Comparing pregnant and virgin female mice of the same age, Weiss's team counted hundreds of cells in their brains and spinal cords. They found that the pregnant mice had twice as many myelin-producing cells, called oligodendrocytes, and continued to generate new ones during pregnancy. After giving birth, these mice also had 50 percent more myelin coating their nerve cells.

    The researchers also showed that pregnancy repaired nerve cells faster where the myelin had been chemically destroyed: Pregnant female mice had twice as much new myelin two weeks after damage. Finally, they found that prolactin mimicked the effects of pregnancy, increasing both myelin production and repair. This suggests prolactin, which increases during pregnancy, may help induce the making of new myelin.

    Should future tests of prolactin in animal models of MS prove successful, Weiss says the hormone will be ready for testing as a treatment for people with MS.

    ###

    The work was supported by the Canadian Institutes of Health Research, Multiple Sclerosis Society of Canada, Alberta Heritage Foundation for Medical Research, and Stem Cell Network.

    The Journal of Neuroscience is published by the Society for Neuroscience, an organization of more than 36,500 basic scientists and clinicians who study the brain and nervous system.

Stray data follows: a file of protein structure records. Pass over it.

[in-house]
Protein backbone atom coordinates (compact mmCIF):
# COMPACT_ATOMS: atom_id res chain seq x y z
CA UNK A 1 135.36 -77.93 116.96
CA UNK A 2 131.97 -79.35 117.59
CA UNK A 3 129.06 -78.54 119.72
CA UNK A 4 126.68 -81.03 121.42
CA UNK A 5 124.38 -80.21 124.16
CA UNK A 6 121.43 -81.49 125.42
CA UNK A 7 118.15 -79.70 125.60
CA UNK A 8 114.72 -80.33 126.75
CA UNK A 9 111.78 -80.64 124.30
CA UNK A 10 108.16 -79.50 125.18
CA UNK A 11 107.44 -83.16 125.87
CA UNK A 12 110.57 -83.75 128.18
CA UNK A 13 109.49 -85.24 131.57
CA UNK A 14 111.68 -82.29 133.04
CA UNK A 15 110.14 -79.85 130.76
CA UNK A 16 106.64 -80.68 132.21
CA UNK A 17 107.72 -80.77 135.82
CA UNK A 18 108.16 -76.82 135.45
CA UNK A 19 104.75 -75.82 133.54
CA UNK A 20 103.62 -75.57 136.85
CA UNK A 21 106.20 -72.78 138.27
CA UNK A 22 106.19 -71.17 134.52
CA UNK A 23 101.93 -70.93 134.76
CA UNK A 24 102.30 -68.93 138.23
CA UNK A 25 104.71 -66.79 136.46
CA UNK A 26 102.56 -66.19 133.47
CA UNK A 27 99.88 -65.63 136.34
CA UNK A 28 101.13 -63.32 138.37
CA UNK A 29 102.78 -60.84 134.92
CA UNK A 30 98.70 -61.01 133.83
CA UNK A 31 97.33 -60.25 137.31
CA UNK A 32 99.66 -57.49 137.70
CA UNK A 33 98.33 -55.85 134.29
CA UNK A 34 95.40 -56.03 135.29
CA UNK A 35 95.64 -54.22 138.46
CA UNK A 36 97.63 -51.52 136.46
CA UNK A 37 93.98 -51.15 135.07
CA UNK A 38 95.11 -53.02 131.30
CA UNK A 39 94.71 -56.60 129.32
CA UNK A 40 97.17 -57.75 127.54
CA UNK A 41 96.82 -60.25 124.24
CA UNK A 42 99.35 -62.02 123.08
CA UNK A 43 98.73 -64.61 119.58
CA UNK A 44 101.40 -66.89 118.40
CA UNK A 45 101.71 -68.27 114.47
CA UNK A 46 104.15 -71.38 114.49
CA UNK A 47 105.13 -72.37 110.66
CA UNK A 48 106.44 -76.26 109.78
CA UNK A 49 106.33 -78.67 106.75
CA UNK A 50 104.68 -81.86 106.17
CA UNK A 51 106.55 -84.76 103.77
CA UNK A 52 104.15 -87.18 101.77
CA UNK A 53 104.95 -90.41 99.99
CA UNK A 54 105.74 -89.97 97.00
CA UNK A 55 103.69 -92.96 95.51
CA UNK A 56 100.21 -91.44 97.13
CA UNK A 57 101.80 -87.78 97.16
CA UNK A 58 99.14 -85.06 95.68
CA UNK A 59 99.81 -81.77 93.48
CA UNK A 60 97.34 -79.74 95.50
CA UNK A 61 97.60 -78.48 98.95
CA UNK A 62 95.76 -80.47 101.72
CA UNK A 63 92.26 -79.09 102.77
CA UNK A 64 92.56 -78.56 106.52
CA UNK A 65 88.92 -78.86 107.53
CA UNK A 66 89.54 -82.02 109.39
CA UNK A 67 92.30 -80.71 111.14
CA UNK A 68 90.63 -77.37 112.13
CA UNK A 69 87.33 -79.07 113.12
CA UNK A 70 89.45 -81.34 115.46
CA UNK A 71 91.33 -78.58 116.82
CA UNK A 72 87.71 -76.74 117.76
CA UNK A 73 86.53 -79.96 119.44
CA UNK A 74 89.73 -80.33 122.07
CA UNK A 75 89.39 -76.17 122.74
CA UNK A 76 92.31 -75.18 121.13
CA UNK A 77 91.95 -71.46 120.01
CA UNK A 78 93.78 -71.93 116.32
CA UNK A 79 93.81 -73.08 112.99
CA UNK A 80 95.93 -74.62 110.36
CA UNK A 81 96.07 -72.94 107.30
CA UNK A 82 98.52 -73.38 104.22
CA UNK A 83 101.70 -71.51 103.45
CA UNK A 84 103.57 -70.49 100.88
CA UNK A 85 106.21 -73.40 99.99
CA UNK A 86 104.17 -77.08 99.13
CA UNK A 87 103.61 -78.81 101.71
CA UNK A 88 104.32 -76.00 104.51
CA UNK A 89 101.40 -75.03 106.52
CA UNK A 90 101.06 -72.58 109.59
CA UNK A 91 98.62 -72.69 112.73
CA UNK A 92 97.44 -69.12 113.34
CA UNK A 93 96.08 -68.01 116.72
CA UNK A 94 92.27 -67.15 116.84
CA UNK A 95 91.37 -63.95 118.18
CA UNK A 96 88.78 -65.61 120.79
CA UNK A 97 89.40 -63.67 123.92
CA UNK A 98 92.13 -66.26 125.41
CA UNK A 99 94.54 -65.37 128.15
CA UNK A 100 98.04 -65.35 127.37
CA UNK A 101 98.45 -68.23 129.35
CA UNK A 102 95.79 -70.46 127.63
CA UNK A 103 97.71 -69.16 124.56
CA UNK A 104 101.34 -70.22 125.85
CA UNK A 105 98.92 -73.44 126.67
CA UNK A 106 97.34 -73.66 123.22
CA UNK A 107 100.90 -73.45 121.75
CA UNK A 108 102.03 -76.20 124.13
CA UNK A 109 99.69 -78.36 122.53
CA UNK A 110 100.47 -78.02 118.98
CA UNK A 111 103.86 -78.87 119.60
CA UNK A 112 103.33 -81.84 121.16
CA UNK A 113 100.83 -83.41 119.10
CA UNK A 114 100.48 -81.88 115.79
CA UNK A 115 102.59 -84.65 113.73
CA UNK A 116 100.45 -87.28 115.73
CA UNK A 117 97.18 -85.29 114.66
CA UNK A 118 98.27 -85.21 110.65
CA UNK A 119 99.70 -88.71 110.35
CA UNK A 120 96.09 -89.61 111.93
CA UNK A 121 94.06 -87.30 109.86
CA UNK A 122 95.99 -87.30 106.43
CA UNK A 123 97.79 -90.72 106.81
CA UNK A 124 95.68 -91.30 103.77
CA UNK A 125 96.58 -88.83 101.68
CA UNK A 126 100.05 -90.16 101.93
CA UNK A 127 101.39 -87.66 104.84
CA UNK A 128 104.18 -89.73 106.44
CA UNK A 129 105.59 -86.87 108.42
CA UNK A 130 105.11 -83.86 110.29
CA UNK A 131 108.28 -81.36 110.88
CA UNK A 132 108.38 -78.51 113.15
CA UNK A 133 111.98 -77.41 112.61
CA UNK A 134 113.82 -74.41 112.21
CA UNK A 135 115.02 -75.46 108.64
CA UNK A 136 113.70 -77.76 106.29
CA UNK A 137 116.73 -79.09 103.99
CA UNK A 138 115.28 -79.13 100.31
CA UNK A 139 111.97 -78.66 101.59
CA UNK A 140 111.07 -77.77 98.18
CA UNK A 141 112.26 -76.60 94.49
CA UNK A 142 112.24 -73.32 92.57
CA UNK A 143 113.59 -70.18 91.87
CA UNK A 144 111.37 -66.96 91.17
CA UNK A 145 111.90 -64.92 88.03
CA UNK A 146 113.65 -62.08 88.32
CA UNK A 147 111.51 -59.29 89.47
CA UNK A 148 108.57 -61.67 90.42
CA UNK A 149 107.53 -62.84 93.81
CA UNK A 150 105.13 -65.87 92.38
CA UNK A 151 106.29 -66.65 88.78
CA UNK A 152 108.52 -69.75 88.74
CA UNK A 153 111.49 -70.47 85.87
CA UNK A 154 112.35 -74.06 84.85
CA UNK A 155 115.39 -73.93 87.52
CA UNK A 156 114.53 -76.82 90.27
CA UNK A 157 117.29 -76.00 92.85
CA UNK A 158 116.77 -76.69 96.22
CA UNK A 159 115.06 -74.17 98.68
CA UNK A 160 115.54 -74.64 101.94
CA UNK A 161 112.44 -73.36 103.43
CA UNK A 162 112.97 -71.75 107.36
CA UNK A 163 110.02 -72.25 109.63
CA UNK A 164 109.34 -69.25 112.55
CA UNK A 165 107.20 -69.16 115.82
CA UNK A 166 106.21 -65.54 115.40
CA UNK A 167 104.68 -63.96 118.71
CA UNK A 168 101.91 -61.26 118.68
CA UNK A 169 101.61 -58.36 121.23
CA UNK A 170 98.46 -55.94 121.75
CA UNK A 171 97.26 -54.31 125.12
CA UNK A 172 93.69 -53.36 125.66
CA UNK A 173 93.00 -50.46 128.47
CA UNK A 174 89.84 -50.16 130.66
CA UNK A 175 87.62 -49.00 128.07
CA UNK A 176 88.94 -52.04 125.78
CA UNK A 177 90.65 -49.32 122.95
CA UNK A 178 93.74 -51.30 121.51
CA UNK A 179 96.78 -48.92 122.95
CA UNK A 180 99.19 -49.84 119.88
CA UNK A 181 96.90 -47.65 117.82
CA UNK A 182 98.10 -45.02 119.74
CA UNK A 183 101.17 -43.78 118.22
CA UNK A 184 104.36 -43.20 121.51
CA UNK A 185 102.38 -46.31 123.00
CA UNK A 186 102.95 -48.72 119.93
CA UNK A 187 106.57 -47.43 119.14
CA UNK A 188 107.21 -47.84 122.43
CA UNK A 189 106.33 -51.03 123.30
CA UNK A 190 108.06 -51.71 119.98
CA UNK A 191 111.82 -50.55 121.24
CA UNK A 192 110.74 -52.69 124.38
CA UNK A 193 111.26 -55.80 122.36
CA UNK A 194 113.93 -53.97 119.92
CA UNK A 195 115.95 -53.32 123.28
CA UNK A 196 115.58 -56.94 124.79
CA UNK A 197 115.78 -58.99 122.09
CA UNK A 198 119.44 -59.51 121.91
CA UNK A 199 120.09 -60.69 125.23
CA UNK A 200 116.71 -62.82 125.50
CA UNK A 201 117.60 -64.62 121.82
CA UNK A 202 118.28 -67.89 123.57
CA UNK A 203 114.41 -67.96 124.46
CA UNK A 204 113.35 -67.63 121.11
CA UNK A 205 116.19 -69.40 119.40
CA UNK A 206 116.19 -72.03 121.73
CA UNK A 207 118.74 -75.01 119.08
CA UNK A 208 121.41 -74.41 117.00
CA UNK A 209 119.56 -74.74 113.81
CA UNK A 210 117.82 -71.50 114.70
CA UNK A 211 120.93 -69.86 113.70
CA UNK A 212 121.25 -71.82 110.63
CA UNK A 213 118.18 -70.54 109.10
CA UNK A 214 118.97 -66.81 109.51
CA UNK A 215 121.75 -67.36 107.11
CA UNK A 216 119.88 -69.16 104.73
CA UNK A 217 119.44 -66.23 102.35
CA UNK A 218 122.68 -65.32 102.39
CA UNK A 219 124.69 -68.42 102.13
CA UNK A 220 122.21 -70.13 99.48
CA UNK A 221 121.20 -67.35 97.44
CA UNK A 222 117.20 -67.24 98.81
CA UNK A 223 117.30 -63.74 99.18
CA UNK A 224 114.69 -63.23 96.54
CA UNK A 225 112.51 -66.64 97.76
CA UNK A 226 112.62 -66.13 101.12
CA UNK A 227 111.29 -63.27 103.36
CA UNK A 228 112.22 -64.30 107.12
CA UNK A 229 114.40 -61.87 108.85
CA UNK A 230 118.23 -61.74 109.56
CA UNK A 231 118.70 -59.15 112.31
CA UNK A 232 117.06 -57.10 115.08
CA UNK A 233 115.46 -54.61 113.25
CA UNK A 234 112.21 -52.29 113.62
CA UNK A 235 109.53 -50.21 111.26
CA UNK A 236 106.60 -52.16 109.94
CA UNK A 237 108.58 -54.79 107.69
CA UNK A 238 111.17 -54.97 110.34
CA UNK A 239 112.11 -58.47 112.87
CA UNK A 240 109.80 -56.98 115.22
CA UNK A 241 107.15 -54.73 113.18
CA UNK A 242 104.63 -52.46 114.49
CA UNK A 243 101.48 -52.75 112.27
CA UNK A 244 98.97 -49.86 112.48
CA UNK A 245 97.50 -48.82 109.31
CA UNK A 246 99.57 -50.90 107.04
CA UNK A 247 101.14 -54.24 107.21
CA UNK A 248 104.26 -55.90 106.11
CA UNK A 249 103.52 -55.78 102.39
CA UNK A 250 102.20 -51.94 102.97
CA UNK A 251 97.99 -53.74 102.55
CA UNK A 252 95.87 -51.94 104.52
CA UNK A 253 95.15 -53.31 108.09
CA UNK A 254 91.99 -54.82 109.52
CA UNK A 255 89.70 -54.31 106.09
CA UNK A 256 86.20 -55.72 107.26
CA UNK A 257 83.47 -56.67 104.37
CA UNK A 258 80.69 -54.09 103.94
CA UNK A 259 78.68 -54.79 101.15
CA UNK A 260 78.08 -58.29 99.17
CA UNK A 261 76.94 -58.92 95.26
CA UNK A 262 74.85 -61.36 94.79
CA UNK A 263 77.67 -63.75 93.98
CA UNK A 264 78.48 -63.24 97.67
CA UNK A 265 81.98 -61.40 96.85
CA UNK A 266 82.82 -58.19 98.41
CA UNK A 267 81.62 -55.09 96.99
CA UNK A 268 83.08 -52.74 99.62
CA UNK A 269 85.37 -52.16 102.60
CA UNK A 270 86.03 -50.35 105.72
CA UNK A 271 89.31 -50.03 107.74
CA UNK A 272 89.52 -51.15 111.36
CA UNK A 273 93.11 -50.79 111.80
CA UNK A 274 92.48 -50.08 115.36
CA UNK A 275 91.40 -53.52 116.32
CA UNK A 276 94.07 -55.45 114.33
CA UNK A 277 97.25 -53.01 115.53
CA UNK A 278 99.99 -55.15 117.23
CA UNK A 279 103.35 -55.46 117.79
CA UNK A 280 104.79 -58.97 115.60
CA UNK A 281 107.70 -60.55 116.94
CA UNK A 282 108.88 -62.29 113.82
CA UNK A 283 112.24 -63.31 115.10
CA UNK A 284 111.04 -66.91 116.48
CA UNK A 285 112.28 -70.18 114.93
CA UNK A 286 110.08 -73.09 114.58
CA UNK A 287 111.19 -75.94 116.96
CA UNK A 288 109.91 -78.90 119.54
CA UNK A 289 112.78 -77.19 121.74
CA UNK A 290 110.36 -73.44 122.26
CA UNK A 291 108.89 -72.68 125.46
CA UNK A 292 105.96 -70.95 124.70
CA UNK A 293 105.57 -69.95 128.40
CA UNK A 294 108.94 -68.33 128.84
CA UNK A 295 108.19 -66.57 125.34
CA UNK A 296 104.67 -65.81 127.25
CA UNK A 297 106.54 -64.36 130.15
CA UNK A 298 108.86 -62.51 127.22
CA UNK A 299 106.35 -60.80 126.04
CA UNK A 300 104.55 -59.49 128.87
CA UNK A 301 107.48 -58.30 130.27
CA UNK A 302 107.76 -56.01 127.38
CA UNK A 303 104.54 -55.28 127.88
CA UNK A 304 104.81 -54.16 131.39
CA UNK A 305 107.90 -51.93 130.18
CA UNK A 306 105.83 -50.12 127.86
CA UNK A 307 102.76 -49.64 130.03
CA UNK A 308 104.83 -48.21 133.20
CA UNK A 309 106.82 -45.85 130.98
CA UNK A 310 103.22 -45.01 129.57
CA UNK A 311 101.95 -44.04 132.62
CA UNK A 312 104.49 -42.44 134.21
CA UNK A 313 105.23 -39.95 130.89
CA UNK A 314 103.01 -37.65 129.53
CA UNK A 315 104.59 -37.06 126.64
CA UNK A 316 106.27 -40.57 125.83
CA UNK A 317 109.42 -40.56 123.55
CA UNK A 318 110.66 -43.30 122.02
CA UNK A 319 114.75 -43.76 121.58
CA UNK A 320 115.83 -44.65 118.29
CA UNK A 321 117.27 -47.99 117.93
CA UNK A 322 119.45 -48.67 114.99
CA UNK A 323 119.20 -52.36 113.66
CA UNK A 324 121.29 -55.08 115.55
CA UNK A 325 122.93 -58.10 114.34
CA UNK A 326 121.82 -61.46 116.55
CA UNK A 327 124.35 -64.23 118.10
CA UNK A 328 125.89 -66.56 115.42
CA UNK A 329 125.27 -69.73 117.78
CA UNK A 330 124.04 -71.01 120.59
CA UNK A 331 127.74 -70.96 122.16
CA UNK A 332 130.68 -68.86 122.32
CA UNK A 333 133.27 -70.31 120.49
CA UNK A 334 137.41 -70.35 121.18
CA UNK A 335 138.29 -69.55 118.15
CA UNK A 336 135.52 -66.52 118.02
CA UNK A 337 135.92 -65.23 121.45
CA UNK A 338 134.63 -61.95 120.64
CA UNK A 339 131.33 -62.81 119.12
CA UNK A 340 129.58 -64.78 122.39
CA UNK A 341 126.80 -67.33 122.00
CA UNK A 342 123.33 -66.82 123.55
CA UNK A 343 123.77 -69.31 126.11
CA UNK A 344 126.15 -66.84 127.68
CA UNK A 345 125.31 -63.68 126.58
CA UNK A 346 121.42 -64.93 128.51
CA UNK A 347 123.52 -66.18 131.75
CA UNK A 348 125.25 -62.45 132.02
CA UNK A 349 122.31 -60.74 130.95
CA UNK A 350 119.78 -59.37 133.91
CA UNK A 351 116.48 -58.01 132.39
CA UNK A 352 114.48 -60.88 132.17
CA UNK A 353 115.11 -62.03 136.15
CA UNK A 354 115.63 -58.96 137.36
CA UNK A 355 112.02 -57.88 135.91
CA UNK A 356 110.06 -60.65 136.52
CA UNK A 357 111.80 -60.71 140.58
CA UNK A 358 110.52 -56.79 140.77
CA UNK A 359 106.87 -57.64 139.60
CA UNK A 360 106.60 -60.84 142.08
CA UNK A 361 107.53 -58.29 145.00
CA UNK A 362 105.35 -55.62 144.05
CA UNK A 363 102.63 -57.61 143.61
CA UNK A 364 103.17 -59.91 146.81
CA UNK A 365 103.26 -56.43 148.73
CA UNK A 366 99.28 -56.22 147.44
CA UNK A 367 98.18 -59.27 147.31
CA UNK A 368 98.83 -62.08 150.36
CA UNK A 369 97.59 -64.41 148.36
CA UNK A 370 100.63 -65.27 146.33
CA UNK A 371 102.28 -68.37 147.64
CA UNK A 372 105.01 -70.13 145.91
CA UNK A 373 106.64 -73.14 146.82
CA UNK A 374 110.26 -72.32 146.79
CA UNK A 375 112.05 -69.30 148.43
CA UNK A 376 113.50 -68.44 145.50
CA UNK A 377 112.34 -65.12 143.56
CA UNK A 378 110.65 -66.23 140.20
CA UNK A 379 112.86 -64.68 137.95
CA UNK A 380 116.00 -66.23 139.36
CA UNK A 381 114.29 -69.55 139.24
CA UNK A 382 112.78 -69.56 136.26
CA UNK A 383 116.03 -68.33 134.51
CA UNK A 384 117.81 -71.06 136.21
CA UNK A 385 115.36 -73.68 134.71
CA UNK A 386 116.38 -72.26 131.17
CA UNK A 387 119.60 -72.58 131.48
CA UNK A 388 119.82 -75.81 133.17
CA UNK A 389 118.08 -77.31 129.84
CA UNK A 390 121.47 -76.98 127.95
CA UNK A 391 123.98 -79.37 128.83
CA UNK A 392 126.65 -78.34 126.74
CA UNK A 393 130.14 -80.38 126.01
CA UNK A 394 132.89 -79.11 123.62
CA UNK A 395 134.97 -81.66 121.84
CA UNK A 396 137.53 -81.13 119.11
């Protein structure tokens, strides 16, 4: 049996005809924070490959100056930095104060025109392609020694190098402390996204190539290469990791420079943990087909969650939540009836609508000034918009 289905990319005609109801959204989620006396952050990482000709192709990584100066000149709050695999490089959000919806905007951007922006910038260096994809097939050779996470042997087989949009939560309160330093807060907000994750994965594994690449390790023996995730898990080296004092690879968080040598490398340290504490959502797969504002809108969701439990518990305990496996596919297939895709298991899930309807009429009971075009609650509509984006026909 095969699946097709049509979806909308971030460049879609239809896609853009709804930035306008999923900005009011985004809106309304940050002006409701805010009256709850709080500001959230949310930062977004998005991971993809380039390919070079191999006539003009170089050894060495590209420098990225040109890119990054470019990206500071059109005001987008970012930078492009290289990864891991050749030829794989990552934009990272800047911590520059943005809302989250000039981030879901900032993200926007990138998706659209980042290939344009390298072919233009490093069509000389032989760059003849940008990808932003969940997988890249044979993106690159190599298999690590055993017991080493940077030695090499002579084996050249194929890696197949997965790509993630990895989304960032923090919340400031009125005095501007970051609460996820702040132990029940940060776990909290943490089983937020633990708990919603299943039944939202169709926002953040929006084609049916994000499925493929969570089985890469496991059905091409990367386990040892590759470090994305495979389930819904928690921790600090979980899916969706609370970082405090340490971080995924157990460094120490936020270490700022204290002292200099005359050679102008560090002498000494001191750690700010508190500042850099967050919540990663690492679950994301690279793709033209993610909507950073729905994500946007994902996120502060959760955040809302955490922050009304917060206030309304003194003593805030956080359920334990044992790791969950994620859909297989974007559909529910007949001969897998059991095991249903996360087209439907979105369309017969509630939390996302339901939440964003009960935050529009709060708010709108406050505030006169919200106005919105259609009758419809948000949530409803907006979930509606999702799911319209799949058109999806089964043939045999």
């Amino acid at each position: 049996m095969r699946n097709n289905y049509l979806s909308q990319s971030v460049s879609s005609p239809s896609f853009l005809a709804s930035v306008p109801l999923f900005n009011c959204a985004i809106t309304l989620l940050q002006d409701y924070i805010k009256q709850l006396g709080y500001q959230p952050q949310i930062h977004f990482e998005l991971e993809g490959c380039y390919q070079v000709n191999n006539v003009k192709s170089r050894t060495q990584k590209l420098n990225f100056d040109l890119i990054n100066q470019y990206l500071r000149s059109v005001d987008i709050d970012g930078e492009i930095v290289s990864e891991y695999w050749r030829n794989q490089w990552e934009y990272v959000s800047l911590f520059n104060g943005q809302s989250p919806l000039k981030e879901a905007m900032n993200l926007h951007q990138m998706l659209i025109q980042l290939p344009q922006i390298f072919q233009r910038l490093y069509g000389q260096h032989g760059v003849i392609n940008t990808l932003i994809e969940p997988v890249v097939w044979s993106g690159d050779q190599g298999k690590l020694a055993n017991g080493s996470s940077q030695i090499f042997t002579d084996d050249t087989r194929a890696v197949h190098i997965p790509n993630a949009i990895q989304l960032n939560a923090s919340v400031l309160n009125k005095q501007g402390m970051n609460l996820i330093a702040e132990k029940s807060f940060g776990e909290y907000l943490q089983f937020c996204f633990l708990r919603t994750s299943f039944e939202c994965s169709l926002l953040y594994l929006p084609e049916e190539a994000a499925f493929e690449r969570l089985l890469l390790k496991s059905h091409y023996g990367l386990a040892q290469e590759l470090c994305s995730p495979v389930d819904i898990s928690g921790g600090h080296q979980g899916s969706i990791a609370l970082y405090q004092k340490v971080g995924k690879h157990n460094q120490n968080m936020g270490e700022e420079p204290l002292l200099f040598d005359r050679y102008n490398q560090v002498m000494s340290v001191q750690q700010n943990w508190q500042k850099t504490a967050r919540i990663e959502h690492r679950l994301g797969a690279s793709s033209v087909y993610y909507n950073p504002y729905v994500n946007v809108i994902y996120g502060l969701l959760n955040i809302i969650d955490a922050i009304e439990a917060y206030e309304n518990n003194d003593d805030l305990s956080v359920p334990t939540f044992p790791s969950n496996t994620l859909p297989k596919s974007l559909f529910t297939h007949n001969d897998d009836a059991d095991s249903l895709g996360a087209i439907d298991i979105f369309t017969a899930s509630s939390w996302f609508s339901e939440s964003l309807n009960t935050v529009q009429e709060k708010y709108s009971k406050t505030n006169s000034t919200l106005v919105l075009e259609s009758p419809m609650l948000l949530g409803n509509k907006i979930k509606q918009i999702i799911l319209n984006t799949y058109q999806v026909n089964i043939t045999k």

Contact: Sara Harris
    Society for Neuroscience










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  4. #14
    Senior Member litespeed4's Avatar
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    Pregnacy and Remyelination

    Original article published in Nature Reviews Neuroscience
    "White matter plasticity and enhanced remyelination in the maternal CNS"

    PubMed Link
    http://www.ncbi.nlm.nih.gov/entrez/q...arch&DB=pubmed

    This study was primarily for MS but the investigators studied the effect on the spinal cord as well.
    It's been known that people (women) suffering from MS often experience a remission during pregnacy. A Canadian team has shown that remyelination and the generation of new oligodendrocytes is involved. The hormone prolactin (PRL) seems to be the driving force behind the generation of new OPC cells and the remylination.

    The present study suggests that white matter changes occur in the maternal CNS. These changes are initiated during early pregnancy and include increases in OPC proliferation, oligodendrocyte generation, MBP expression, and, ultimately, an increase in the number of myelinated axons. Remarkably, we find that this process is associated with an enhanced capacity to regenerate myelin damage. PRL signaling is necessary and sufficient for the pregnancy-induced increase in OPC proliferation, and PRL treatments mimic the regenerative effects of pregnancy on myelin damage in virgin females. These results identify a novel form of white matter plasticity in the adult CNS and suggest that PRL may have therapeutic potential for the treatment of white matter damage.